Now you know where the ant lion is found. Let's see what it eats.

What does an antlion eat?

Photo: Antlion in the sand

Photo: Antlion in the sand

Antlion pits are shaped like an inverted cone. They are located in dry places, protected from strong winds and bright sunlight. The pits are often built under the shelter of outbuildings, under houses on supports, etc. and are usually 2.5 to 5 cm in diameter and about the same depth. Some species of antlions also hide under debris or a tree and attack passing insects.

An ant lion larva waits at the bottom of its hole for an ant or other insect to slip on loose sand and fall. The unsuspecting prey falls into the center of the pit and the antlion's feeding time begins.

The prey will often attempt to climb up the steeply sloping walls of the pit. Such desperate attempts to avoid circumstances, as a rule, are ineffectual. The antlion larva quickly thwarts such escape attempts by shaking off torrents of loose sand, which further destabilizes the pit wall and thus draws the prey down.

Features of pit architecture, such as diameter, slope, and depth, affect success in capturing prey. Successful capture and consumption of prey depends on both the efficiency of capturing the prey (collision) and minimizing the chance that the prey will escape (holding). These two components should have selective consequences for the design of the trap. For example, increasing the diameter of the trap increases the likelihood of encounters, while a steeper slope and greater depth increase the likelihood of retaining prey.

The larvae feed mainly on ants, as well as other small insects that fall into the hole in addition to small spiders. Adult antlions feed on nectar and pollen.

Character and lifestyle features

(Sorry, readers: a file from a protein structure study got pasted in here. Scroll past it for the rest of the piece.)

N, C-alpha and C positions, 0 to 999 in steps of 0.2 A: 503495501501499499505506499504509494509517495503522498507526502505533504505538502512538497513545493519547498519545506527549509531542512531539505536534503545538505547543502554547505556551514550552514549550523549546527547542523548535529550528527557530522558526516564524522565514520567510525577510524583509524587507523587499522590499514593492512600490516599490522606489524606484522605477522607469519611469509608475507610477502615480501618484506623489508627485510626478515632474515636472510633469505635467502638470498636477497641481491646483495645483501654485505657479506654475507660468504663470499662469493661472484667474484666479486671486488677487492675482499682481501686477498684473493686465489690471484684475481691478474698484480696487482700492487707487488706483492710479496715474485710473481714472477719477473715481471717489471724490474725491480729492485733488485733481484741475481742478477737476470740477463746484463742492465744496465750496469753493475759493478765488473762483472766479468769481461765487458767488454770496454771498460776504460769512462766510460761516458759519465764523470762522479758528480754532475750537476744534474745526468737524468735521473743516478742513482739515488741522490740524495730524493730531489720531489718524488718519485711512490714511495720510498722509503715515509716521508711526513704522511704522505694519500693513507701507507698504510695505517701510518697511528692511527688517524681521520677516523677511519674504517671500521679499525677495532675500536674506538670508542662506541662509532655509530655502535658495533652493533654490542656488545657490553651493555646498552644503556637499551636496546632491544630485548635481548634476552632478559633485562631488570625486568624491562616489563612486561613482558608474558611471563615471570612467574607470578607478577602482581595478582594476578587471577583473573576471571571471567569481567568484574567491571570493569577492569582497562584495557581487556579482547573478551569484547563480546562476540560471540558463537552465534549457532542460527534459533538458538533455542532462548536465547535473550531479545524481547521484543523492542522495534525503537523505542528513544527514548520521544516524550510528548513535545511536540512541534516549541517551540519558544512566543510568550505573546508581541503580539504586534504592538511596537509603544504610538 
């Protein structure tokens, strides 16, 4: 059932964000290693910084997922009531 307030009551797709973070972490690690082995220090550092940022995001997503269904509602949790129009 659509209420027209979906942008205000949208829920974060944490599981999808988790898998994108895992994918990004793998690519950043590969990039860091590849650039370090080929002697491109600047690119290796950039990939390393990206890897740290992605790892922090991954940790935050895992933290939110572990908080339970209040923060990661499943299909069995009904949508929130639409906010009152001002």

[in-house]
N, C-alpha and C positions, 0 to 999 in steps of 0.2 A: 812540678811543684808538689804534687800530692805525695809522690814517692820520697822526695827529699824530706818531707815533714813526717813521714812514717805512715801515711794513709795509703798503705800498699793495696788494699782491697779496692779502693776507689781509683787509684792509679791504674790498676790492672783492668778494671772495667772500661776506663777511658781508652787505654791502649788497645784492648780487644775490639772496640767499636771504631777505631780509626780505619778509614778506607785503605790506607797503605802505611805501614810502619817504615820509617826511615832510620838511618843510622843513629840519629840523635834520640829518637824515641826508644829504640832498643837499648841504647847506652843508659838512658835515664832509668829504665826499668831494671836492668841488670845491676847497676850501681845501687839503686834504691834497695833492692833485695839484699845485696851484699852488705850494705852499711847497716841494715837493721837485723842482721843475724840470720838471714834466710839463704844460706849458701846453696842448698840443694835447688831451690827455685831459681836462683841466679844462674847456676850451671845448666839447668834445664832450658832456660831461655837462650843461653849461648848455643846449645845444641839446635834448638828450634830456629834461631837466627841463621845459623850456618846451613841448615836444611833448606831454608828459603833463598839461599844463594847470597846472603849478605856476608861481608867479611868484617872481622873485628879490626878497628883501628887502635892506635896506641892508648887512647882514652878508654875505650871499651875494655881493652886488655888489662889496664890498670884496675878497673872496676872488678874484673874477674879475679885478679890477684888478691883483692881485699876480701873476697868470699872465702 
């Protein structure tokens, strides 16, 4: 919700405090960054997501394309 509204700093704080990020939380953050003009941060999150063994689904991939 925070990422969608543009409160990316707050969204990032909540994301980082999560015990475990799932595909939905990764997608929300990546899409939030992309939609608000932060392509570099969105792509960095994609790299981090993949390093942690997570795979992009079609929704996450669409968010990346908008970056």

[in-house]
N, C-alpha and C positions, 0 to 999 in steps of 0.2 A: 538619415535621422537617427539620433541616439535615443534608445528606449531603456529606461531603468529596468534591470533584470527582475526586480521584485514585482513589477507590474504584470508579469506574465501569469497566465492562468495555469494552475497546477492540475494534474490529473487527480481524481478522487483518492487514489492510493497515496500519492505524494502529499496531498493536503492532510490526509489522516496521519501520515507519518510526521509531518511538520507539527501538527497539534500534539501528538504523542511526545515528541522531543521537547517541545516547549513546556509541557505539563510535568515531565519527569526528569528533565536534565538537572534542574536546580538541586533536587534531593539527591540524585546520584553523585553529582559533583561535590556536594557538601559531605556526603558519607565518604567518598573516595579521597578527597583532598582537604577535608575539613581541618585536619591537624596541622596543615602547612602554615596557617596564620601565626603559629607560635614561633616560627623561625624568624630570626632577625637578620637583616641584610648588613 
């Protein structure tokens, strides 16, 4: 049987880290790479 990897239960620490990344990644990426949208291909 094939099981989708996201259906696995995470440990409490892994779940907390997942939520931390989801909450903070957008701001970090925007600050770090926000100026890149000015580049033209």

Photo: Ant Lion Insect

Photo: Antlion Insect

Antlions are especially notable for their ingenious traps and their clever way of outmaneuvering prey by creating miniature landslides . Their traps must be effective, because ant flour — they are numerous insects and have been around for millions of years.

Interesting fact: During the year of life, the larva collects hundreds of traps and catches hundreds of insects. And yet, when the timing is right, she instinctively knows how to build a protective cocoon under the sand, where she will gradually develop into a chrysalis and eventually into a winged adult. The sand cocoon with its gleaming crystals of quartz, mica and feldspar — a true work of art.

When the larva starts digging a new hole, it moves slowly in a circle, shaking the sand from the hole using its fangs and middle paws, while it uses its powerful hind legs to dig into the sand.

Pit gradually gets deeper and deeper until the angle of inclination reaches the critical angle of repose (i.e., the steepest angle that the sand can withstand, where it is on the verge of breaking from a slight touch). When the hole is full, the larva settles to the bottom, buried in the soil, and only the jaws protrude above the surface.

When the unfortunate ant unknowingly wanders into the hole and tries to escape, the ant lion knocks out the prey with sand. Throwing loose sand from the bottom of the pit, the larva also undermines the edges of the pit, causing them to collapse and bring prey with them. Thus, it does not matter whether the larva strikes prey with sand showers. In other words, no matter what an ant does, it is doomed to slide back into the jaws of death.

Social Structure and Reproduction

Photo: Antlion

Photo: Antlion

These insects undergo complete metamorphosis with the following stages:

  • egg;
  • larva;
  • pupa;
  • winged adult.

Larva — a usually grotesque wingless creature with long sickle-like jaws. Pupation usually takes place in a silky cocoon, however, silk is not obtained from modified salivary glands like in most insects, but is produced by the malpighian tubules and rotates from the anus.

Antlion larvae pupate in the soil. Adults are similar to dragonflies and beauties, except that the antlion folds its wings back like a tent when resting. Later, the larva reaches its maximum size and undergoes a metamorphosis, during which it turns into a winged adult.

The entire span of time from egg to adult can take two or three years. This unusually long life cycle can be explained by the uncertainty and irregular nature of the food supply. When it first hatches, the tiny larva specializes in very small insects, but as it gets bigger, it creates larger holes and catches larger prey.